In April, the Australian Human Rights Commission found that inadequate safeguards and poor access to support services leave many people with disabilities without adequate legal or social protection when they come into contact with the criminal justice system.
Forty-five percent of people with disabilities live near or below the poverty line. People with disabilities are also disproportionately at risk of violence in the community and in institutional settings, and are more likely to be jailed. Some are deemed unfit to stand trial based on prejudicial assessments of their competency to give evidence and then indefinitely detained in prisons, psychiatric facilities, or other highly restrictive places of detention without appropriate review mechanisms.
In its 2014 Federal Budget, the government committed to fully funding the roll-out of the new National Disability Insurance Scheme but announced changes to the Disability Support Pension which will likely result in many people with disabilities being moved to significantly lower welfare payments. The government also effectively abolished the disability discrimination commissioner position at the Human Rights Commission, leaving people with disabilities without a full-time advocate.
Sexual Orientation and Gender Identity
Despite increasing public support for same-sex marriage in Australia, marriage remains restricted to heterosexual relationships in accordance with the federal Marriage Act. Some states or territories have moved to develop laws recognizing same-sex marriage, but only one territory actually enacted laws. In December 2013 the High Court ruled that the laws recognizing same-sex marriage were inconsistent with federal legislation and were therefore invalid.
Freedom of Expression
In July 2014, the government revised its agreements with community legal centers to prohibit such centers from using federal funds for law reform or advocacy efforts.
In August, bowing to pressure from ethnic and community groups, the government dropped its proposed repeal of section 18C of the Racial Discrimination Act, which makes it unlawful for a person to commit an act that is likely to offend, insult, humiliate, or intimidate someone on the basis of race, color, or national or ethnic origin.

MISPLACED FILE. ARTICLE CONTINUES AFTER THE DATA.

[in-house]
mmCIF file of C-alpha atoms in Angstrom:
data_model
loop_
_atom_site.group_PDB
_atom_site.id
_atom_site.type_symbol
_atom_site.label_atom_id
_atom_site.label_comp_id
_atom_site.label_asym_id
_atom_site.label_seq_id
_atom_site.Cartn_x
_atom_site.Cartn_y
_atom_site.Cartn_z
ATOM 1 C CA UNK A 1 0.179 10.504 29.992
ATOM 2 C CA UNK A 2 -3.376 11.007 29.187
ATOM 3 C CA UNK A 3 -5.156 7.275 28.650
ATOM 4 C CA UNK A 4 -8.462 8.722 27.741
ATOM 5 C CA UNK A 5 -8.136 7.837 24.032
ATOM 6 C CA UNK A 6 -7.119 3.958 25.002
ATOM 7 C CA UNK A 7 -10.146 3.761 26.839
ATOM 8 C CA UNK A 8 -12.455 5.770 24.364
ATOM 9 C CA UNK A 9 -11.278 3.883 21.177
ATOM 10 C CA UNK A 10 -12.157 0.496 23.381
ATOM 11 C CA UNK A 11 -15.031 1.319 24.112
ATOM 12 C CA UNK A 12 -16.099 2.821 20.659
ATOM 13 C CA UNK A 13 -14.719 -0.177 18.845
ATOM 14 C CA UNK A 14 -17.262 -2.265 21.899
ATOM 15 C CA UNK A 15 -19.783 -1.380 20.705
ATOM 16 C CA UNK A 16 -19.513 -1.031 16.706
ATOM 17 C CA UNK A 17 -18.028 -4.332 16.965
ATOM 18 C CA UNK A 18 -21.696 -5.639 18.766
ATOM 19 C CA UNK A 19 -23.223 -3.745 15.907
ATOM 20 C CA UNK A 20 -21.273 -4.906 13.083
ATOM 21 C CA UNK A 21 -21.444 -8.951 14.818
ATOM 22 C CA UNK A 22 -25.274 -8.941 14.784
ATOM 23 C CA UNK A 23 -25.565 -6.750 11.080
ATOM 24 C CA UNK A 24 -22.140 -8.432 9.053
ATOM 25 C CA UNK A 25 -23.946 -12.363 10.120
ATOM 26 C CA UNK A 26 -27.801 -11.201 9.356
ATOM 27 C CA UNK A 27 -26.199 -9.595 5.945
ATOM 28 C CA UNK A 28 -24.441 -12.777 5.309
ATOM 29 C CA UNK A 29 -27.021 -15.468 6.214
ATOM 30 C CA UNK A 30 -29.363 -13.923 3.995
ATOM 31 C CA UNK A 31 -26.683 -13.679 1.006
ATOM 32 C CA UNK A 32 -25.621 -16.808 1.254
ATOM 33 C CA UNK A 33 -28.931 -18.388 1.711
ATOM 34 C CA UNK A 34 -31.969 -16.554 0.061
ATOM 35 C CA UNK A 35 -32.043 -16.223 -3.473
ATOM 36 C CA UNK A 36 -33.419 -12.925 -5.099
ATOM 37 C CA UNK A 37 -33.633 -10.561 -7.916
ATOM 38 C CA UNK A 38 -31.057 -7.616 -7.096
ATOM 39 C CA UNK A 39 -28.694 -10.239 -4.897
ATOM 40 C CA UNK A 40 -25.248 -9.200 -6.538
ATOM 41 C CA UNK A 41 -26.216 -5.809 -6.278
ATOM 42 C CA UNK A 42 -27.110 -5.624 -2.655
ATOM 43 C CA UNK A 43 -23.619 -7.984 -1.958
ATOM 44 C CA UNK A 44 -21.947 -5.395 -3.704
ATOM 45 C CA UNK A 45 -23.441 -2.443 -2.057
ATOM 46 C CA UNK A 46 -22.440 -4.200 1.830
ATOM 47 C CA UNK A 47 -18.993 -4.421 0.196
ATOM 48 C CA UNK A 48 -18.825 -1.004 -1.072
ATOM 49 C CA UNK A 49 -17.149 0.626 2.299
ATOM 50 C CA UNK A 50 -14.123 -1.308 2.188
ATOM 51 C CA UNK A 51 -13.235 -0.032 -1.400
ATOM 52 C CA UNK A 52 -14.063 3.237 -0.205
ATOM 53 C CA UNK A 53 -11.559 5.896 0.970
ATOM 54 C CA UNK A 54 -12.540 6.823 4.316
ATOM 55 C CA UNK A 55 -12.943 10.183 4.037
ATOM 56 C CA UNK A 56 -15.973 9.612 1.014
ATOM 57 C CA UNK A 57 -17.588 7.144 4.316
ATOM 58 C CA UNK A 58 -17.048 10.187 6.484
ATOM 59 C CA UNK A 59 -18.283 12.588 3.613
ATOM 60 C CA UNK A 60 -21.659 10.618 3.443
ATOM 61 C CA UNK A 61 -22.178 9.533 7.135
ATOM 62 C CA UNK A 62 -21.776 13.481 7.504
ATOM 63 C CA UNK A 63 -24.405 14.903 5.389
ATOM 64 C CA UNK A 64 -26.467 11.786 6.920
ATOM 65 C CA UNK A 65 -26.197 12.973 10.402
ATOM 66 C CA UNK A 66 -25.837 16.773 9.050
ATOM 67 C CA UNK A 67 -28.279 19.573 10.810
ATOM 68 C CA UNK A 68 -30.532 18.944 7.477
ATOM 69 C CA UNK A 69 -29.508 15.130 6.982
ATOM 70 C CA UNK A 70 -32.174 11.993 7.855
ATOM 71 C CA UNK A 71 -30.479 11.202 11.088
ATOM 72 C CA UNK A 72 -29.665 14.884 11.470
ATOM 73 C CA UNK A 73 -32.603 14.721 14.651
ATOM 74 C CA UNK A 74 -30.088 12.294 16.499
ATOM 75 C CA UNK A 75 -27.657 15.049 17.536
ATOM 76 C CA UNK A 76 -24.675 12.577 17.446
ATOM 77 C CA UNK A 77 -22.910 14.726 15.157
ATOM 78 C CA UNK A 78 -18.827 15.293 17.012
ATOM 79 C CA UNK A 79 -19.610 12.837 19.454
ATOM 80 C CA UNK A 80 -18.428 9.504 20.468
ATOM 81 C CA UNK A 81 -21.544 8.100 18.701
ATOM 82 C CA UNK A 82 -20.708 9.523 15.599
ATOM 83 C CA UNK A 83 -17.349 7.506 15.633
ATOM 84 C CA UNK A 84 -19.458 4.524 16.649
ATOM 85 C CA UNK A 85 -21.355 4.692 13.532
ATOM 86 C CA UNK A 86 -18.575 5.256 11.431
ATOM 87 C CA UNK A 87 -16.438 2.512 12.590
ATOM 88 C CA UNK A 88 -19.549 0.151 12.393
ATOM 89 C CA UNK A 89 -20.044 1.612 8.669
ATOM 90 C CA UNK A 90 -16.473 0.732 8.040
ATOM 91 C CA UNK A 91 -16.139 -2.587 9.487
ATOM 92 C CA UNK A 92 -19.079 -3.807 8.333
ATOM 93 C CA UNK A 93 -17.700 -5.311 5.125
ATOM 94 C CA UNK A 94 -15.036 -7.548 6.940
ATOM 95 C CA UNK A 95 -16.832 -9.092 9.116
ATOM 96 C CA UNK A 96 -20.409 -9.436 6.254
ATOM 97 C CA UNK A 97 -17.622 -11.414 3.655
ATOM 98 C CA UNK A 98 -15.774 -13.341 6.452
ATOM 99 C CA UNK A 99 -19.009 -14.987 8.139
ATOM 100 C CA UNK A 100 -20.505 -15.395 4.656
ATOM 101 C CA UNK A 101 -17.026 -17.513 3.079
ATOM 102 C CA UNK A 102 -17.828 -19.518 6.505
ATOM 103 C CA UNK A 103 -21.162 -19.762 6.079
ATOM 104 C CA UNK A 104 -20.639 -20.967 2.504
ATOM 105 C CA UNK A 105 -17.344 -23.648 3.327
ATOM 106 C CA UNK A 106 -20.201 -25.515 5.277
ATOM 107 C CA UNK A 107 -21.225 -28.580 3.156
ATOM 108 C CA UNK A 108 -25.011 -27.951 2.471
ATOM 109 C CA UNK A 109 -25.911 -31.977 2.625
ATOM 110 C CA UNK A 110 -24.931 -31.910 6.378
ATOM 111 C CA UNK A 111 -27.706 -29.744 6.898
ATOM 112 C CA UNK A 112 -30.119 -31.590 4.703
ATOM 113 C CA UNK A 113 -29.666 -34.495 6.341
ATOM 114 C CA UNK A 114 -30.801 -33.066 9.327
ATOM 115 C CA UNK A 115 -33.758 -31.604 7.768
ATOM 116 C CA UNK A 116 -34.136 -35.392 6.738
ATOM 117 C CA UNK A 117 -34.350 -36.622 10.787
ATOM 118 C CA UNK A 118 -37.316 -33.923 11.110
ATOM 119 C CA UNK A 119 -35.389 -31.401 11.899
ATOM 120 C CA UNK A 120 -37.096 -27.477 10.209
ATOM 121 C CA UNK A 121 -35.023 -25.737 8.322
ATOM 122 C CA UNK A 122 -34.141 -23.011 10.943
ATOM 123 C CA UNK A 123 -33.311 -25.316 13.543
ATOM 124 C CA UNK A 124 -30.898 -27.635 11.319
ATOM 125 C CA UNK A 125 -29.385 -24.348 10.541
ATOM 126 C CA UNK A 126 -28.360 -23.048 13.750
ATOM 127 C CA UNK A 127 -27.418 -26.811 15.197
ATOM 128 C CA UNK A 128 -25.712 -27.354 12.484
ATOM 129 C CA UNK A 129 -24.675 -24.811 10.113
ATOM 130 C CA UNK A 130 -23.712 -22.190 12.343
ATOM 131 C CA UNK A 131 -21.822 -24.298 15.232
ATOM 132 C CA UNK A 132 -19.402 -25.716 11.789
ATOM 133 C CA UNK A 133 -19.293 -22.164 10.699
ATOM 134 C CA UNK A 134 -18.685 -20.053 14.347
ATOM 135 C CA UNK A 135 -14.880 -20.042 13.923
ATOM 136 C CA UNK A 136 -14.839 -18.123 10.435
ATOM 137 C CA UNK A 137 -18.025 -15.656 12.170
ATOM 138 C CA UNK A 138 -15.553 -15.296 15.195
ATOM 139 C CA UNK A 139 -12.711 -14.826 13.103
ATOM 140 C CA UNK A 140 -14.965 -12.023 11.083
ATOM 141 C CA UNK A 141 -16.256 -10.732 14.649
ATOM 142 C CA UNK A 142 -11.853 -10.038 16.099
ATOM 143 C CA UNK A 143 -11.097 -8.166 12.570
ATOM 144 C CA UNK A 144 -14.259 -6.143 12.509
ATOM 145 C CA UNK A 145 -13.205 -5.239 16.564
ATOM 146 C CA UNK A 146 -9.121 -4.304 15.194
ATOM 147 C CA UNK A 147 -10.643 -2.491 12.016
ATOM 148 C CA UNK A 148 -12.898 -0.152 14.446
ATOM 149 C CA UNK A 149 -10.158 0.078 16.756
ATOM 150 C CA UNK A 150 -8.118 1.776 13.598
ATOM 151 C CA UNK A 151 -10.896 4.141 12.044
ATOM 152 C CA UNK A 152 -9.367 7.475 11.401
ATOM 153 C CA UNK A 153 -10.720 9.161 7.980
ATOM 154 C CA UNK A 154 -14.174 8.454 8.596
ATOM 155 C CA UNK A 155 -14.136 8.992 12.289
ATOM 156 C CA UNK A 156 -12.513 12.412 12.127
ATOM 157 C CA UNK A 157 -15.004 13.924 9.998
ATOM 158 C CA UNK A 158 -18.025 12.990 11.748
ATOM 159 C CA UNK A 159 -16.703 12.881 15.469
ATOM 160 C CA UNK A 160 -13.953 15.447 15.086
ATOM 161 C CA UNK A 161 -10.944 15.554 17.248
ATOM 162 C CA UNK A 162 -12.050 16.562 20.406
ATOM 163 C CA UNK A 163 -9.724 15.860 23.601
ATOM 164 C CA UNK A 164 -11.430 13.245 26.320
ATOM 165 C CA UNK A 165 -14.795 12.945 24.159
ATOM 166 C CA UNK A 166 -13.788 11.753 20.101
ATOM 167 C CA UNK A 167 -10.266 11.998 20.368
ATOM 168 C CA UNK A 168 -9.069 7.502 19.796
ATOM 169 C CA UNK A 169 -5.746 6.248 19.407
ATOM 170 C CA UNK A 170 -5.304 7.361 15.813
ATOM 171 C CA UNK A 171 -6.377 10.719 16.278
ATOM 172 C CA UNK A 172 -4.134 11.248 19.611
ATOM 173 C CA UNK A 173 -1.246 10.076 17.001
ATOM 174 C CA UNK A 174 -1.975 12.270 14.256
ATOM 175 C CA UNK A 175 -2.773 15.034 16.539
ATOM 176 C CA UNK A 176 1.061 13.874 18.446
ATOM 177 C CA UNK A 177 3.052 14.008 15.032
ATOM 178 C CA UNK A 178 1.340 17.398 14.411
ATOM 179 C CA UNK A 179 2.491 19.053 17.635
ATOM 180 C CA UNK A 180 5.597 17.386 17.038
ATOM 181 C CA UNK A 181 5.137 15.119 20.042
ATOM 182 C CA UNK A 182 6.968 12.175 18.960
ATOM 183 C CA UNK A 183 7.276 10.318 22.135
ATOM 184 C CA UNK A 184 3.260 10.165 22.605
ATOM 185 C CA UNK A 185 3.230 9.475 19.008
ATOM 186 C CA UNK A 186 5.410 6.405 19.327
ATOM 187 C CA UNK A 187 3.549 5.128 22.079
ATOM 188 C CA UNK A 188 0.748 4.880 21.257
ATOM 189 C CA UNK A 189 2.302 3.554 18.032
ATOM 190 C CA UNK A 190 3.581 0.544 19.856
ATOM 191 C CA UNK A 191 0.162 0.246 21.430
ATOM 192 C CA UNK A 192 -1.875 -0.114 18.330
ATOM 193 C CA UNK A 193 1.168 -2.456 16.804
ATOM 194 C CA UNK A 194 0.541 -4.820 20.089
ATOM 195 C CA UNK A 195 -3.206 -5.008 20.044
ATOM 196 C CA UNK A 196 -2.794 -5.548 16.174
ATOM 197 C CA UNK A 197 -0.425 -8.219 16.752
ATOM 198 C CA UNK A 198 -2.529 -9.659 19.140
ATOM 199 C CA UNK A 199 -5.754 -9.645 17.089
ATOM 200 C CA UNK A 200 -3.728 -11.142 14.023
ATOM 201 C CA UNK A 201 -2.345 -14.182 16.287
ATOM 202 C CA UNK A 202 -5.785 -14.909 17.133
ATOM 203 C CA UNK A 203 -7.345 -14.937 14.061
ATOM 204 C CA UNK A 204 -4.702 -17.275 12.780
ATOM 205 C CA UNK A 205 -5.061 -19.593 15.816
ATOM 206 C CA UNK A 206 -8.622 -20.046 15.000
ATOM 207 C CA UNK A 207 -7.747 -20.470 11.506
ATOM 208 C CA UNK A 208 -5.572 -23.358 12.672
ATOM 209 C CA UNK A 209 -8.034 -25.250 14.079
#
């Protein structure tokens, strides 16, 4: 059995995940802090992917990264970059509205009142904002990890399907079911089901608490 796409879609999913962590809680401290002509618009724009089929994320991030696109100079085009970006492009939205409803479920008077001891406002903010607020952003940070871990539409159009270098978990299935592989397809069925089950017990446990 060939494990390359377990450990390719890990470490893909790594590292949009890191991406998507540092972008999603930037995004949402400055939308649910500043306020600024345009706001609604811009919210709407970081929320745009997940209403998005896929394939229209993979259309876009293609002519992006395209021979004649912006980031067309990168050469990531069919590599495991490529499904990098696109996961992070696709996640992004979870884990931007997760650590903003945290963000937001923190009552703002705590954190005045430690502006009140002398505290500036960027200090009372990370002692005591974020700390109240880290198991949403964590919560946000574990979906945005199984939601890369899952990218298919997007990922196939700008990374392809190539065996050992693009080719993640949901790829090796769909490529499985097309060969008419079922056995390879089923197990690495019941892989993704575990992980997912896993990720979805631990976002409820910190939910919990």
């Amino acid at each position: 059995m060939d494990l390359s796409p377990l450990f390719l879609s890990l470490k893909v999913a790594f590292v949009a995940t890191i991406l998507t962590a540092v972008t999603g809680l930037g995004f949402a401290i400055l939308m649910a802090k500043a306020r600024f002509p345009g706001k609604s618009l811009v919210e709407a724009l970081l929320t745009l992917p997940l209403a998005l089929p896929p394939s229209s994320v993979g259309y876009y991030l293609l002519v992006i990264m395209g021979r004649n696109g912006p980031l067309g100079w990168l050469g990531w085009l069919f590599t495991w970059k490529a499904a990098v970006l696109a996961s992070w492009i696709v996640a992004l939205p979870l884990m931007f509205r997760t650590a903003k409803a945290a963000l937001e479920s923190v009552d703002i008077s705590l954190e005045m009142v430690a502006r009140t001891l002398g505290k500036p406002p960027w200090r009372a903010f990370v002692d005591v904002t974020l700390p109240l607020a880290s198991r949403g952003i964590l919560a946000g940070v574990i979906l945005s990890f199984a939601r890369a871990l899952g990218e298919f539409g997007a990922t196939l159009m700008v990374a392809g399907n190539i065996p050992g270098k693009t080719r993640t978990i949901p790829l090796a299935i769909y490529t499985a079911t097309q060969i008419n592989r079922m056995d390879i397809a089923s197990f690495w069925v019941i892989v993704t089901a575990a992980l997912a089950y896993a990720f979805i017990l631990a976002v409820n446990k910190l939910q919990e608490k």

Also in August, the government announced the introduction of a range of new counterterrorism provisions in response to the threat of “home-grown terrorism.” The law introduces an overly broad new offense of “advocating terrorism” and extends use of control orders and preventative detention. It also makes it a criminal offense to travel to “declared areas” abroad unless the travel is for a legitimate reason, which overly restricts freedom of movement.
The government has also proposed additional measures that would force telecommunications companies to retain metadata for a period of two years so Australian intelligence organizations can access the data.
The National Security Legislation Amendment Act, passed in October 2014, grants Australian Security Intelligence Organization officials immunity from civil and criminal prosecution for acts committed in the course of security operations. The legislation also makes it an offense for intelligence staff or contractors to disclose information relating to “special intelligence operations.” Journalists who disclose information relating to a “special intelligence operation” face penalties of up to 10 years prison. The legislation does not provide any “public interest” exception to this offense.
Australia held a two-year rotating seat on the UN Security Council starting in 2013. In 2014, it used its seat to press for resolutions on Syria, call for the provision of humanitarian aid, and call for unfettered access to the MH17 Malaysian Air crash site in Ukraine.
In January 2014, the government announced that it was cutting its foreign aid budget by more than $A600 million (US$526 million). Its foreign aid priorities are the Asia-Pacific Region, economic empowerment, and private sector partnerships. Indonesia and Papua New Guinea remain the top two aid recipients.
The government held closed-door human rights dialogues with China and Vietnam in 2014 but failed to back up these dialogues with public statements on rights in high-level visits.
Besides trade and security, a large driver of the Australian government’s foreign policy is its single-minded focus on ensuring that all asylum seekers or refugees are processed at offshore facilities. The government has muted its criticism of authoritarian governments in Sri Lanka and Cambodia in recent years, apparently in hopes of winning the support of such governments for its refugee policies.
In March 2014, the UN Human Rights Council in Geneva voted overwhelmingly in favor of a resolution establishing an international inquiry into human rights abuses in Sri Lanka. Australia did not co-sponsor the resolution as it had done in previous years. Instead, Foreign Minister Julie Bishop said that she was not convinced that a resolution calling for “a separate, internationally-led investigation without the cooperation of the Sri Lankan government is the best way forward” and that the resolution did not adequately recognize the “significant progress taken by the Sri Lankan government to promote economic growth.” Australia is bidding for a seat on the Human Rights Council in 2018.